Self-Help Booklets Help Smokers After Quitting

Study found relapses less likely when series of brochures were sent out

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FRIDAY, Oct. 22, 2004 (HealthDayNews) -- A series of self-help booklets helped people who recently quit smoking, according to a University of South Florida study in the October issue of the Journal of Consulting and Clinical Psychology.

Researchers mailed a series of eight relapse-prevention booklets titled "Forever Free" to more than 400 participants who recently quit smoking and wanted additional help.

The study found that when all eight booklets were sent to people who quit within the previous six months, they were less likely to relapse during the following two years than members of a control group who only got a single booklet.

"Current research shows that among those who quit smoking, between 70 and 90 percent resume smoking the following year," said lead investigator Dr. Thomas Brandon, director of the Tobacco Research and Intervention Program at the H. Lee Moffitt Cancer Center & Research Institute. "Yet our study found that only 21 percent of participants who received the eight booklets relapsed at the two-year point."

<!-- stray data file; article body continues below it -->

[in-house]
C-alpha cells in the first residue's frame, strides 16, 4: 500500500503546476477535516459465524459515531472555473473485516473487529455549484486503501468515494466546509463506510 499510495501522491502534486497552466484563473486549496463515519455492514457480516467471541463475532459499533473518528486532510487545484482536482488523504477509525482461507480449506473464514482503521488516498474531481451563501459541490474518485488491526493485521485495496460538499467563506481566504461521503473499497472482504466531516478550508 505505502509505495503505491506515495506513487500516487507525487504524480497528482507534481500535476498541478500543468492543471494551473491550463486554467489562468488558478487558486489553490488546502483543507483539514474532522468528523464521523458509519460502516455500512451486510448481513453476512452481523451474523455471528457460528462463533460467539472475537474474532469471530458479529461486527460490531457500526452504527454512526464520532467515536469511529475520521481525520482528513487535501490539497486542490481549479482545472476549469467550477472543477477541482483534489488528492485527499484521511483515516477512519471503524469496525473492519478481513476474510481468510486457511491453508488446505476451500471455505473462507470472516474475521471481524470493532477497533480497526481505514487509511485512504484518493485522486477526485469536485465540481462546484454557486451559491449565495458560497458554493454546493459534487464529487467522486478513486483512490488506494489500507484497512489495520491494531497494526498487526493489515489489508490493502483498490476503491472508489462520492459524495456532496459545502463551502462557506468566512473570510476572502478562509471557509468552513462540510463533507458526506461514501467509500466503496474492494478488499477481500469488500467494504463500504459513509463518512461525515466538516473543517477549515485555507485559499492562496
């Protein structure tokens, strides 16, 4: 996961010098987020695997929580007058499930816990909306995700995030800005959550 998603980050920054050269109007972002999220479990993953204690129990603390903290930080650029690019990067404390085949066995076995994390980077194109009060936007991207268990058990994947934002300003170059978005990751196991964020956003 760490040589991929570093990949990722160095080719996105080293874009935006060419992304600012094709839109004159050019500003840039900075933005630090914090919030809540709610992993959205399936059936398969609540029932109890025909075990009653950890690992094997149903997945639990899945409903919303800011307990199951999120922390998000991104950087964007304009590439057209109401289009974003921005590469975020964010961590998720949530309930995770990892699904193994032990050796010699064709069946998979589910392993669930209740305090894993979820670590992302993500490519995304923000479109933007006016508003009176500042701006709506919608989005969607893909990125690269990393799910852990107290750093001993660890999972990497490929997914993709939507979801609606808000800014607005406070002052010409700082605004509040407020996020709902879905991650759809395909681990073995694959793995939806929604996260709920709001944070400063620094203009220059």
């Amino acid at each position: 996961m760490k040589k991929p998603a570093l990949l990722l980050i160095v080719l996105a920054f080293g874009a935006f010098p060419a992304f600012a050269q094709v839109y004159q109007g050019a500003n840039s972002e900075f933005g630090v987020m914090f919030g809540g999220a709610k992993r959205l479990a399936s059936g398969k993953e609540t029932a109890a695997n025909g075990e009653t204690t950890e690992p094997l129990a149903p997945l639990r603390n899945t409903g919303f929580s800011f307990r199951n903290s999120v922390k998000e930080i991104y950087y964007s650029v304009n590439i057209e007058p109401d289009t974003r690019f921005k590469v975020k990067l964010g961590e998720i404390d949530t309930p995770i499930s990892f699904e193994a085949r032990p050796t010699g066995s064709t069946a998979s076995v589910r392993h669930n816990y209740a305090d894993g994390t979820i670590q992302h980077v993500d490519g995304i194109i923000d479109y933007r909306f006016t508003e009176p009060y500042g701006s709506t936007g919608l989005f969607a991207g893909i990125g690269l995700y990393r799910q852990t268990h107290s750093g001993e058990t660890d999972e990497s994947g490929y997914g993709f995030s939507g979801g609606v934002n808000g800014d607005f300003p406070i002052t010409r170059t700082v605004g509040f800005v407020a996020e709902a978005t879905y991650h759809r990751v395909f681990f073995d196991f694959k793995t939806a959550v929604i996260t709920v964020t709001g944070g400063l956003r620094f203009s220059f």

The researchers said the booklets are a very cost-effective way to help people trying to quit smoking. The cost of typical smoking-cessation treatments can range between $1,000 and $5,000 per year of life saved, Brandon said. The booklets cost only $83 per year of life saved.

"In terms of the economics of extending life, there are few public health interventions that are as low cost as these simple booklets," Brandon said. "We hope managed-care organizations, as well as state and local health departments, will choose to adopt the booklets to give to new ex-smokers."

More information

The U.S. Centers for Disease Control and Prevention has more about how to quit smoking.

SOURCES: University of South Florida, news release, Oct. 18, 2004

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